With its distinct prefabricated rock panels and 24 periods a day, Roy High School was innovative and iconic when it opened its doors in August 1965. And members of the first graduating class remember that they had the chance to be innovative as well.
"I still take a lot of pride in a lot of decisions I was able to take part in," said Larry Palmer, who was in the 1966 first graduating class. "It was a wonderful time in my life. Anything to do with Roy High, I'm very proud of and hold dear to my heart."
Palmer played the lead in the school's first play, "The Music Man," and served as the boy's association secretary while at RHS.
"Any elected student was also part of executive council, and we all had an equal vote regardless of our position. It made it very interesting for all of us. We were the ones that made executive decisions as to how school would be run," said Palmer, who also co-wrote the school hymn with fellow student Holly White (now Swan), and teacher Robert Wood.
Robert Knudson played football and baseball as a member of that first graduating class and remembers how everything was brand new.
"We got to set our own traditions. We're the ones who set the colors and the mascot, the Roy Royals," said Knudson, who still lives in Roy.
His sister, Ann Knudson Jackson, graduated in 1972 and has been involved with the school since then as a booster and supporter. Her children graduated from the school, and she is a secretary at RHS. She and Palmer remembered choosing the school colors.
"We took the black from Weber and the gold from Bonneville," said Jackson. "That's where we got our colors."
Before 1964, students from Roy attended Weber High School, but as it overflowed, students from below the tracks were sent to Bonneville High School, until they were reunited as the first graduating class of Roy High School.
"Bonneville had the blue, gold and white," said Palmer, who went to Bonneville for his sophomore and junior years. "There was a lot of sentiment that we loved the gold and white, but we had to have a different option than the blue, and that ended up being black."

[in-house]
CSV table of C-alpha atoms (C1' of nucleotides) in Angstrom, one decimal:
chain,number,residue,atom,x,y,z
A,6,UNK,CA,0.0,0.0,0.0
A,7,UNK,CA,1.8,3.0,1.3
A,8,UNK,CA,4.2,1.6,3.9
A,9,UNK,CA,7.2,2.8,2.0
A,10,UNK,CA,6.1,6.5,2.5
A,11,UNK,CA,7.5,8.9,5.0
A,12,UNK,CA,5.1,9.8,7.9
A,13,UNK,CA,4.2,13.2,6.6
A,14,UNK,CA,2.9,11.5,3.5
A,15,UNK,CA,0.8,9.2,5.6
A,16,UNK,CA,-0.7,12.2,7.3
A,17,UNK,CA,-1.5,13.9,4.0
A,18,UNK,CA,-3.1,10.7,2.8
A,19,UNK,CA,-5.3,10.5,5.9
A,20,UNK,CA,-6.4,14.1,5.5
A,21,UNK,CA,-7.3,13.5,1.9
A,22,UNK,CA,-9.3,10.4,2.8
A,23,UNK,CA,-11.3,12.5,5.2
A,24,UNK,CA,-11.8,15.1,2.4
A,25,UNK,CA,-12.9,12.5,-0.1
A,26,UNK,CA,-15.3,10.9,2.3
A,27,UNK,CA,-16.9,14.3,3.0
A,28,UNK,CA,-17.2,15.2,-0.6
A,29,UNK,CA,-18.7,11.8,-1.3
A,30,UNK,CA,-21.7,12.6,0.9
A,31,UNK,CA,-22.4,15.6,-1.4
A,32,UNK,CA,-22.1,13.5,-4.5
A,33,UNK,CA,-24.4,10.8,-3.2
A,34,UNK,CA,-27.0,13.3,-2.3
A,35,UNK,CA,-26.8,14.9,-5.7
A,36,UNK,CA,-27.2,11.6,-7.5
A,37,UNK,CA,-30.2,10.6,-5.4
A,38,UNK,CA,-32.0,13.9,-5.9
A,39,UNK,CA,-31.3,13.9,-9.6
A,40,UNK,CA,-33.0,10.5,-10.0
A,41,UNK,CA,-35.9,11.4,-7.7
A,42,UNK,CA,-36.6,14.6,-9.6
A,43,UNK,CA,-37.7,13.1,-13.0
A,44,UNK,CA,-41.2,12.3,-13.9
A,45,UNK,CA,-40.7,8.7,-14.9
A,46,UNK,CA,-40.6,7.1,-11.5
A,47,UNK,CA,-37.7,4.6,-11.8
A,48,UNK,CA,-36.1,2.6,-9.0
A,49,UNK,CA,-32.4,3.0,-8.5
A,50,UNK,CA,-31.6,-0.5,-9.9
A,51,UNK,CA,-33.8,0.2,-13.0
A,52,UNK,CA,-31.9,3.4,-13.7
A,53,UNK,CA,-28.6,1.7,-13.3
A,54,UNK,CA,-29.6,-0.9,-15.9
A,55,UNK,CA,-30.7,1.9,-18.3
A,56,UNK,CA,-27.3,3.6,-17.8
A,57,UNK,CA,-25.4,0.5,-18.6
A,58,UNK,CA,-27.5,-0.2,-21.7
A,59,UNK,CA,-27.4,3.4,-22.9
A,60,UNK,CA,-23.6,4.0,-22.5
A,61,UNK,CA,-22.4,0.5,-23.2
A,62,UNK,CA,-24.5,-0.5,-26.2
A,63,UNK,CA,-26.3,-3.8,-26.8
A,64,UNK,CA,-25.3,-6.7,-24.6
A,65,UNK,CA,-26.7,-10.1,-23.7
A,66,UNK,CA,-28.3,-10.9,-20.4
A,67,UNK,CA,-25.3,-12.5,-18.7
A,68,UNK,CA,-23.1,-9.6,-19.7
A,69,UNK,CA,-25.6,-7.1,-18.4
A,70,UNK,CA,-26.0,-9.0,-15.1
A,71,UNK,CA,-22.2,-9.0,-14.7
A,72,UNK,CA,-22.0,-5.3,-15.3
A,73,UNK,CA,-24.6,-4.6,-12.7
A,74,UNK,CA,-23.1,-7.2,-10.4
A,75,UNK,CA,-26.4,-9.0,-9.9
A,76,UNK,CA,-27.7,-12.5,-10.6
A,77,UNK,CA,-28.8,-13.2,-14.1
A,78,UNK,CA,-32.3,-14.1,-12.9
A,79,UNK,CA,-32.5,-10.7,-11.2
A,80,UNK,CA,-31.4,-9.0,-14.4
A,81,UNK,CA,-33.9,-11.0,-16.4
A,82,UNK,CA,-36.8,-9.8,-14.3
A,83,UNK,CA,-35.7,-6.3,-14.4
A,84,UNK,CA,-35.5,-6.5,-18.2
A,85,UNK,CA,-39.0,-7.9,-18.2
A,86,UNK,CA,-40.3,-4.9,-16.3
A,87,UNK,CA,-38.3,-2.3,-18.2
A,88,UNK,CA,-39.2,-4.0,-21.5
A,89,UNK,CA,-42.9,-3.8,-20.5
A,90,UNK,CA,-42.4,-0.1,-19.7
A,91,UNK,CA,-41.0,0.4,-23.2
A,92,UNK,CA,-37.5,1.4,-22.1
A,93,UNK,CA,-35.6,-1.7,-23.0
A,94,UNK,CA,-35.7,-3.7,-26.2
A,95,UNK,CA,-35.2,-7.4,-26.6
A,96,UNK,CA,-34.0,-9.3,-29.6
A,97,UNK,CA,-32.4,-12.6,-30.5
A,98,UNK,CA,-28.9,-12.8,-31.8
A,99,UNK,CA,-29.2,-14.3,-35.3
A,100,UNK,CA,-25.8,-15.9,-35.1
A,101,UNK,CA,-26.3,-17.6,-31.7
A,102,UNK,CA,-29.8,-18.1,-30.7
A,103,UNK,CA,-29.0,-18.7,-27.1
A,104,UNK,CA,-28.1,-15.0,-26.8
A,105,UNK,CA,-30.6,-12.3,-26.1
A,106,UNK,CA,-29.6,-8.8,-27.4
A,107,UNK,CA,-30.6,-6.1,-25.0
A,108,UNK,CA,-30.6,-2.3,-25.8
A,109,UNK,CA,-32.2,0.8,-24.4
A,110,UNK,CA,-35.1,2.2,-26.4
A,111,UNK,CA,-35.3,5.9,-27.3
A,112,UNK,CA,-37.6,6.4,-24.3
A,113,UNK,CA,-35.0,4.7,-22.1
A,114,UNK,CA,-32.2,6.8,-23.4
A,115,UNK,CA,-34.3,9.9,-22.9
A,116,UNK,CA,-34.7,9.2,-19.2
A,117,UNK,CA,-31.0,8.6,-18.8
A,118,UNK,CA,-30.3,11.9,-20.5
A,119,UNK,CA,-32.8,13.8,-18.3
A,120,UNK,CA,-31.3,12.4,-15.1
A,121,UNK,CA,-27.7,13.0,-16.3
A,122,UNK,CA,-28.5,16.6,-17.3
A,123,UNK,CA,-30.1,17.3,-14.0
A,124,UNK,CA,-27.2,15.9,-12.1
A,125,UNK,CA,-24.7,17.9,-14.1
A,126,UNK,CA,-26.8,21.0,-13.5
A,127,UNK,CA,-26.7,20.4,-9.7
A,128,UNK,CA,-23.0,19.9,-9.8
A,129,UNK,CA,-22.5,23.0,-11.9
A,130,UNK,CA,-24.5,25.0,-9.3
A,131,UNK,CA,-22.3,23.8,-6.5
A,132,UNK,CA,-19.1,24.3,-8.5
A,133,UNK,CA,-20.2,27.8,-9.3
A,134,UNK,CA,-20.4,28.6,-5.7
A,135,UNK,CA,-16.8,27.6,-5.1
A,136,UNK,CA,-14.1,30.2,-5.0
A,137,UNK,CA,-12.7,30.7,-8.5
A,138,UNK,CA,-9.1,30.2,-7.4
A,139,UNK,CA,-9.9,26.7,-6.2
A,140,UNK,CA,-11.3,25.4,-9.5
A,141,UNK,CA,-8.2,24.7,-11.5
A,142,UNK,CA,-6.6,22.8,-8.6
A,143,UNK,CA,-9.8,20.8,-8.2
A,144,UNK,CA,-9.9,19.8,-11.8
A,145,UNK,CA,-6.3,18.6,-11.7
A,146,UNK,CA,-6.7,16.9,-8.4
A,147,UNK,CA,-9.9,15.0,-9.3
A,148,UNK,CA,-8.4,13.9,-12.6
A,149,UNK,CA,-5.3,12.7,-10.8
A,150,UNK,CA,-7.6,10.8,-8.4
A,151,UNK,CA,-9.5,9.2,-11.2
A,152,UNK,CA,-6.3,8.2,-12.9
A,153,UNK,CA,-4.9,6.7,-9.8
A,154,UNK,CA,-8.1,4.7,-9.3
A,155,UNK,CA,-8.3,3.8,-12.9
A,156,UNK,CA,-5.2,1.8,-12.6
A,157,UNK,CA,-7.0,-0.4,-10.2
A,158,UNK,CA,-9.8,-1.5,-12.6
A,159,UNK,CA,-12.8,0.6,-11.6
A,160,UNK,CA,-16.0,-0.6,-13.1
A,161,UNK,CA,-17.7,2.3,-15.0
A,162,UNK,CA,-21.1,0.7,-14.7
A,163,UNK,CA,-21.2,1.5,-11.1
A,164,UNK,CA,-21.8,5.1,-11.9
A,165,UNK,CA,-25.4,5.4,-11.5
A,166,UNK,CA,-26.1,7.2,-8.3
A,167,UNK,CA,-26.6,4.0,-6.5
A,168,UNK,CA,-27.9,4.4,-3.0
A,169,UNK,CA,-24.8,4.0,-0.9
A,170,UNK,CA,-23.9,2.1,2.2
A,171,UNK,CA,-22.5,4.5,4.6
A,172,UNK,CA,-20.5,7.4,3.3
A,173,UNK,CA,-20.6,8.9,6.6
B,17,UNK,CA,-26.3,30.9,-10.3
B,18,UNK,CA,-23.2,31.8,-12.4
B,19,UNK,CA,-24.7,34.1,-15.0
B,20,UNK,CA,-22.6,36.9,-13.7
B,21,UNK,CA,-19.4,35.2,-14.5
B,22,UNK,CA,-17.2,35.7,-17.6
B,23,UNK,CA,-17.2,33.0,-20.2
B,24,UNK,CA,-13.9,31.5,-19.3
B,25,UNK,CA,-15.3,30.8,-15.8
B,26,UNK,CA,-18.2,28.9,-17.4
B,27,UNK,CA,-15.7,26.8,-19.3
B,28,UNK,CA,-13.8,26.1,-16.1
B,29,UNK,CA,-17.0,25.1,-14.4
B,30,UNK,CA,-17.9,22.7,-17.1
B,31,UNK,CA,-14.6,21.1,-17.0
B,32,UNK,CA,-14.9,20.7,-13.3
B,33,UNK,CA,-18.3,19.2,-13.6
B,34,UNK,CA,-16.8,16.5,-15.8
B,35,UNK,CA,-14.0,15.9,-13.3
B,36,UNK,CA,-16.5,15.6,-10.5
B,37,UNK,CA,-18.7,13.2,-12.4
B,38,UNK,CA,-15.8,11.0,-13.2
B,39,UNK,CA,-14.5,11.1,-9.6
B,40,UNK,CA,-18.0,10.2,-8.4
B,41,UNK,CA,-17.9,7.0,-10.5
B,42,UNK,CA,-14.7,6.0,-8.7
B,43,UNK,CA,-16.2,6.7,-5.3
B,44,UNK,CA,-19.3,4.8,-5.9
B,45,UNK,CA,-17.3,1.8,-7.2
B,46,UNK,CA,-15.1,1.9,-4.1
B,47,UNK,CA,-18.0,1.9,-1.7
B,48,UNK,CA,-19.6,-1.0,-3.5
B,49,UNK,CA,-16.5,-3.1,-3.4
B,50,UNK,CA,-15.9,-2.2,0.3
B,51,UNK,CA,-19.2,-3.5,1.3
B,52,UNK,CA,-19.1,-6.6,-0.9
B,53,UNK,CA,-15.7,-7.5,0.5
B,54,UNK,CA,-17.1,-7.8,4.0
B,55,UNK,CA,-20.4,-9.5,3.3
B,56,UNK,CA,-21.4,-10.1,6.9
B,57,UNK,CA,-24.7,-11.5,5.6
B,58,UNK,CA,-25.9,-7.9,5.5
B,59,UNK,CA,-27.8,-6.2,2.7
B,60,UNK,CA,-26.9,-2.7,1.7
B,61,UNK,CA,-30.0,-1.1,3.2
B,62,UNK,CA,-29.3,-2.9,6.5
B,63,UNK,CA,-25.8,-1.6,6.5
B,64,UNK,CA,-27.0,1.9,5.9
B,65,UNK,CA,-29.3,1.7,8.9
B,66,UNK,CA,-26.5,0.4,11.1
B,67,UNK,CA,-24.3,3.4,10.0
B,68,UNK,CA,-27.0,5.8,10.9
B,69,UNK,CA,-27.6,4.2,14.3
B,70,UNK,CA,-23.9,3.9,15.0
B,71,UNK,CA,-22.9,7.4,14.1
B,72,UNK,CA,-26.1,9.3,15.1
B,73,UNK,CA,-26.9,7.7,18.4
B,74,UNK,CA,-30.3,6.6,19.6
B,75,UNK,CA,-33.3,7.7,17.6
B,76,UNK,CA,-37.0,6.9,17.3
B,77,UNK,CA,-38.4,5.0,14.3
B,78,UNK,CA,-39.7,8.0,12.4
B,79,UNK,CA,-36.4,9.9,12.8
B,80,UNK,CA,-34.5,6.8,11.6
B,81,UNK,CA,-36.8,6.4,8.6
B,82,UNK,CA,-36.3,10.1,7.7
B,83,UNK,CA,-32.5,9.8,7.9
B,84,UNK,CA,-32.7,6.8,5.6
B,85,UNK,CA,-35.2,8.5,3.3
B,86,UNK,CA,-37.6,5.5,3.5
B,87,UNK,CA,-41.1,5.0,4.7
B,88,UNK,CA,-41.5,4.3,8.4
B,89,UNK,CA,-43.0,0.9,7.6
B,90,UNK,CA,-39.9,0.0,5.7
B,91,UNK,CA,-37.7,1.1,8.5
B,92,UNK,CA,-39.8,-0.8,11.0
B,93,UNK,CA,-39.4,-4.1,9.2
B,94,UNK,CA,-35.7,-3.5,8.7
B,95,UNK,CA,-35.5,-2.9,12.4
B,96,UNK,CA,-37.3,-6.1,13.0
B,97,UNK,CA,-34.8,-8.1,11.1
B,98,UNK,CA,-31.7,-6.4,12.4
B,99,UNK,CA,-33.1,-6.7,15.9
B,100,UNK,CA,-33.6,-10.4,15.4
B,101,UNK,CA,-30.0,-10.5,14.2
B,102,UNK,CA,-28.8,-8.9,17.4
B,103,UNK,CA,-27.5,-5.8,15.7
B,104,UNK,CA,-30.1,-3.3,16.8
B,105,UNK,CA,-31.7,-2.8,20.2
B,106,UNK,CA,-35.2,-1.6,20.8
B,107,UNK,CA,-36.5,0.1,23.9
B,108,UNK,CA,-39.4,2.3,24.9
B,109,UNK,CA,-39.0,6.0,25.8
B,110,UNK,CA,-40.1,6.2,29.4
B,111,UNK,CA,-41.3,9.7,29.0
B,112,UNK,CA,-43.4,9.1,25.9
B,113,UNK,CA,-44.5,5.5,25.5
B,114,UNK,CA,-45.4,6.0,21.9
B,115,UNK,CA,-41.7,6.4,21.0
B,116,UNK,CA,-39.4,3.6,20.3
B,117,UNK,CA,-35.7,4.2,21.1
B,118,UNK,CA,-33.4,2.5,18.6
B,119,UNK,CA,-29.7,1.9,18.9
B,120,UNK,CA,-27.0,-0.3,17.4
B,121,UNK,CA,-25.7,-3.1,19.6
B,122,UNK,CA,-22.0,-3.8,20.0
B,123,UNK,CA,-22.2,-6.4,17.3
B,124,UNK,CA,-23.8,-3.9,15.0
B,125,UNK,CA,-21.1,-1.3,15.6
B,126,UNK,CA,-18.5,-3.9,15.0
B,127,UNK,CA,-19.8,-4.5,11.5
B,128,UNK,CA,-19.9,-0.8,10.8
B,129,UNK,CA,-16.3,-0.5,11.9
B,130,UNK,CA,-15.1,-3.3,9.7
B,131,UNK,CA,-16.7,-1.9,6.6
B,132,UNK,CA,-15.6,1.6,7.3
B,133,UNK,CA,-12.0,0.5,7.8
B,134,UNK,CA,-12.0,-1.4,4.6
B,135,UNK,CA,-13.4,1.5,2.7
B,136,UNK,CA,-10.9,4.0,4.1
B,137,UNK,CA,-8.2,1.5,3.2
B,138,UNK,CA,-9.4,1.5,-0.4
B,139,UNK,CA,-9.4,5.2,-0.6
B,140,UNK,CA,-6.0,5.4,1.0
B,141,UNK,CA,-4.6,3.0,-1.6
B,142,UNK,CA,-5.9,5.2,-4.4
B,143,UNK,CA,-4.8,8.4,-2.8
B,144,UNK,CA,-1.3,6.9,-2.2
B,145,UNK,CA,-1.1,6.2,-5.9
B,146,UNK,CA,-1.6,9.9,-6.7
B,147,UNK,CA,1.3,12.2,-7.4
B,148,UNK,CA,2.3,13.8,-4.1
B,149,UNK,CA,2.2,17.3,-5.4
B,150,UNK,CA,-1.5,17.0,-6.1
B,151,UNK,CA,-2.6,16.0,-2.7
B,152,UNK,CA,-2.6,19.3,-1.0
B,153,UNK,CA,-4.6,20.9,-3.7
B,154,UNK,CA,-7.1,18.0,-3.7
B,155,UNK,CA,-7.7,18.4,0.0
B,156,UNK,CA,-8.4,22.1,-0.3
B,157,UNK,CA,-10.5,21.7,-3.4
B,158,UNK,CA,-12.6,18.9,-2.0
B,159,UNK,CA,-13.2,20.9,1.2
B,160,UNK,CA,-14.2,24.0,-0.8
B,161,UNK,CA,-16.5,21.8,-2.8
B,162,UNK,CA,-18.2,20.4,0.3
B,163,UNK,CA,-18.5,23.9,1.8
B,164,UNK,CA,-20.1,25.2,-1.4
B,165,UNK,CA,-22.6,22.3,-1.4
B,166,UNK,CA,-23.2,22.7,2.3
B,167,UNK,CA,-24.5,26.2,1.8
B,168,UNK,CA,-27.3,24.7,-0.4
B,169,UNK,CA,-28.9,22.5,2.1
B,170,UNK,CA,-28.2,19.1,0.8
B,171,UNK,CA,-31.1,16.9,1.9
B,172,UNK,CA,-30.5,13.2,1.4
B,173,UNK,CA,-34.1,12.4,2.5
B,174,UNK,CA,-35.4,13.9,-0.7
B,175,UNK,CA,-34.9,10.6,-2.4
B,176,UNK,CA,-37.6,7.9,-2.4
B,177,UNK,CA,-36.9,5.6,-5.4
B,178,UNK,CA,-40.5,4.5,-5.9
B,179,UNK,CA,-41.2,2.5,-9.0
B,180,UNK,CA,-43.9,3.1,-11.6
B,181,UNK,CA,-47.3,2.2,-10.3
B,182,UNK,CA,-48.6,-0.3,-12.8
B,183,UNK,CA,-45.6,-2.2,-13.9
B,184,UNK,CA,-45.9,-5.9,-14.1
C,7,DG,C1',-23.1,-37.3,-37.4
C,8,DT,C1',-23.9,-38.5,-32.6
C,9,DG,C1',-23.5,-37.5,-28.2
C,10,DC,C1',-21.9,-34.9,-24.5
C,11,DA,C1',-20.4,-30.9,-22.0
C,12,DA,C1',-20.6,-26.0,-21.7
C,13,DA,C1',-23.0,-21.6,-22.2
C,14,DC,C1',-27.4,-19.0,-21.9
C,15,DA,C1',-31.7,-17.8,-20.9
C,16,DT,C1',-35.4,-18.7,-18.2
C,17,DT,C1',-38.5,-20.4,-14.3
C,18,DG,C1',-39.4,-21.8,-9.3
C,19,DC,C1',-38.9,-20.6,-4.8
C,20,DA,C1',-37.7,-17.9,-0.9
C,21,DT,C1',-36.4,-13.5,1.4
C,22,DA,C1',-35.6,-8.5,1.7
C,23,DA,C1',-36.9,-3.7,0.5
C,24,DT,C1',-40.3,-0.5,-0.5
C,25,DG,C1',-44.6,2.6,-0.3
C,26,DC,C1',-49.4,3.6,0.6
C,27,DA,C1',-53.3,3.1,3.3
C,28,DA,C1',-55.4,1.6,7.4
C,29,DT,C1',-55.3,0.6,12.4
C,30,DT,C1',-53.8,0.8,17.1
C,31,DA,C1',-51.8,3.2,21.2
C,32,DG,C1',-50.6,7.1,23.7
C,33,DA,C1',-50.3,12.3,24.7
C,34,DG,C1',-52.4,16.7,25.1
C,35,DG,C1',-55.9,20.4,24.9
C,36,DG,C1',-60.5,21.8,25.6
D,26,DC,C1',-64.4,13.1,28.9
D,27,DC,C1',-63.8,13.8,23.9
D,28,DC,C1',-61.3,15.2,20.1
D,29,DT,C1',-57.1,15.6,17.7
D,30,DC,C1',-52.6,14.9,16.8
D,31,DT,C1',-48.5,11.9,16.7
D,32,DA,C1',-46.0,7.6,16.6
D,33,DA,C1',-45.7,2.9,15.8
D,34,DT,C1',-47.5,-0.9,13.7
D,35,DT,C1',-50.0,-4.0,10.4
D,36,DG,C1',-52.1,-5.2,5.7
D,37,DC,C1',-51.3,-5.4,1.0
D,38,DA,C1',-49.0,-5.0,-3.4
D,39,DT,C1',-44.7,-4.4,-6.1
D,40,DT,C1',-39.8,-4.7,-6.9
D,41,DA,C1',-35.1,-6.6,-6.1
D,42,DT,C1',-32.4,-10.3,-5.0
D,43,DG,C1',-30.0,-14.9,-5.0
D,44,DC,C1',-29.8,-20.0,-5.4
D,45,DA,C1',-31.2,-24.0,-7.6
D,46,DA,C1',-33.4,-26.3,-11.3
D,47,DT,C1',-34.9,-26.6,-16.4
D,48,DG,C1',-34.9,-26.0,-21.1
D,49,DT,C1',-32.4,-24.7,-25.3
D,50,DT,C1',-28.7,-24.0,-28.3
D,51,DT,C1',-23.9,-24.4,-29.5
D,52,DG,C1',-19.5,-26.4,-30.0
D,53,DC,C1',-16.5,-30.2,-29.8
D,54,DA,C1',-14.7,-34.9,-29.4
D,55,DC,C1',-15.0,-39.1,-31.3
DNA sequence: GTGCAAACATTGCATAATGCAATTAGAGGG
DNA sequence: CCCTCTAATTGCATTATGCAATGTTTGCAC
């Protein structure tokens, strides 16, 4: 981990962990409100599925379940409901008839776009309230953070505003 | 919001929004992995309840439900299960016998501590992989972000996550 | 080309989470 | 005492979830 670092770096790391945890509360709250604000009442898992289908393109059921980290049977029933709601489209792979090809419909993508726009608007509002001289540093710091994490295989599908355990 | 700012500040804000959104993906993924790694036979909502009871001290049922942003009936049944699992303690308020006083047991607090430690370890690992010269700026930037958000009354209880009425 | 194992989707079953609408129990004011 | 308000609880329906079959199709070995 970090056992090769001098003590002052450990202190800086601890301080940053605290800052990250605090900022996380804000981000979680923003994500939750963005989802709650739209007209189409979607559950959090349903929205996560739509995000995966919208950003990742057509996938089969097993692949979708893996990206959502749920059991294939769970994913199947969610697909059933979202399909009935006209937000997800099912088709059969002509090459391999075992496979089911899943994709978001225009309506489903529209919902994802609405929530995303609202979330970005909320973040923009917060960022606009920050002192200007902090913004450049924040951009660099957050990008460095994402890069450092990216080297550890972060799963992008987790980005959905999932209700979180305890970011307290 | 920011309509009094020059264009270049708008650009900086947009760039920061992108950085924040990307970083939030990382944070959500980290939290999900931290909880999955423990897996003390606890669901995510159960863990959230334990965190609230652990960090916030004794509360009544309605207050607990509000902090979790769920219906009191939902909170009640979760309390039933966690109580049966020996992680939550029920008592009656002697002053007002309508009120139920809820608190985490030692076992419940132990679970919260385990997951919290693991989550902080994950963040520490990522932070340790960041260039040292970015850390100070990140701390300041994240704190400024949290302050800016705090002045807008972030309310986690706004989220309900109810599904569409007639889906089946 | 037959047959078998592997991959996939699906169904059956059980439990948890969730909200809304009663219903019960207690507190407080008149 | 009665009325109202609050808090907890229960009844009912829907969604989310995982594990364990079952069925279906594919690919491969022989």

Knudson said it was nice to be able to rejoin his junior high friends for classes and on school sports teams.
"I loved it," he said. "It was great for me, and the senior class liked the idea of coming to Roy High School and graduating. We were a fairly close-knit class."
Knudson said the football team, under the direction of Ted Campbell, was able to beat both Bonneville and Weber and have a winning season, despite having played together on a "sticker burr field" for only a short while.
"Those first few games we played on that field, you would be tackled or tackle somebody and have sticker burrs all over you. It was better when the grass actually grew, but there were a lot of sticker burrs. And having to run and do some of the drills where you hit the ground, it was packed with sticker burrs. We were pioneers on the sticker burr field for Roy High School," said Knudson.
Palmer also remembered that the school had innovative class periods, with 24 a day.
"Each class period was 18 minutes long," Palmer said. "So you'd maybe have a class for one period or three periods. It was really weird; it was an experimental thing. I think that lasted for four or five years, and it was actually kind of fun."
Clark Puffer was athletic director at the school from 1965 to 1970 and then a director of research and dissemination for the Kettering Foundation, an educational foundation based at Roy High that taught new ideas, such as the RHS class period concept, to other schools. Puffer said RHS was the perfect place to try new things and work on improving education.
"I have some real fond memories of Roy High and its initial opening and the things we tried to do," he said. "It was really quite different. Courses weren't just in regular periods of time like you normally consider in the day of a high school. For example, different subjects had different blocks of time based upon the time needed for that subject matter. Some subjects were taught for one hour a day each day of the week, while others might be taught for two hours."
Jackson, who experienced RHS after the school switched to a more traditional schedule, said that although times have changed since those tradition-setting days, with students busier with jobs and cars, Roy High has a sense of home about it.
"We have a lot of alumni that teach here," she said.
"There's a loyalty and a lot of community support. Once you're a Royal, you're always a Royal."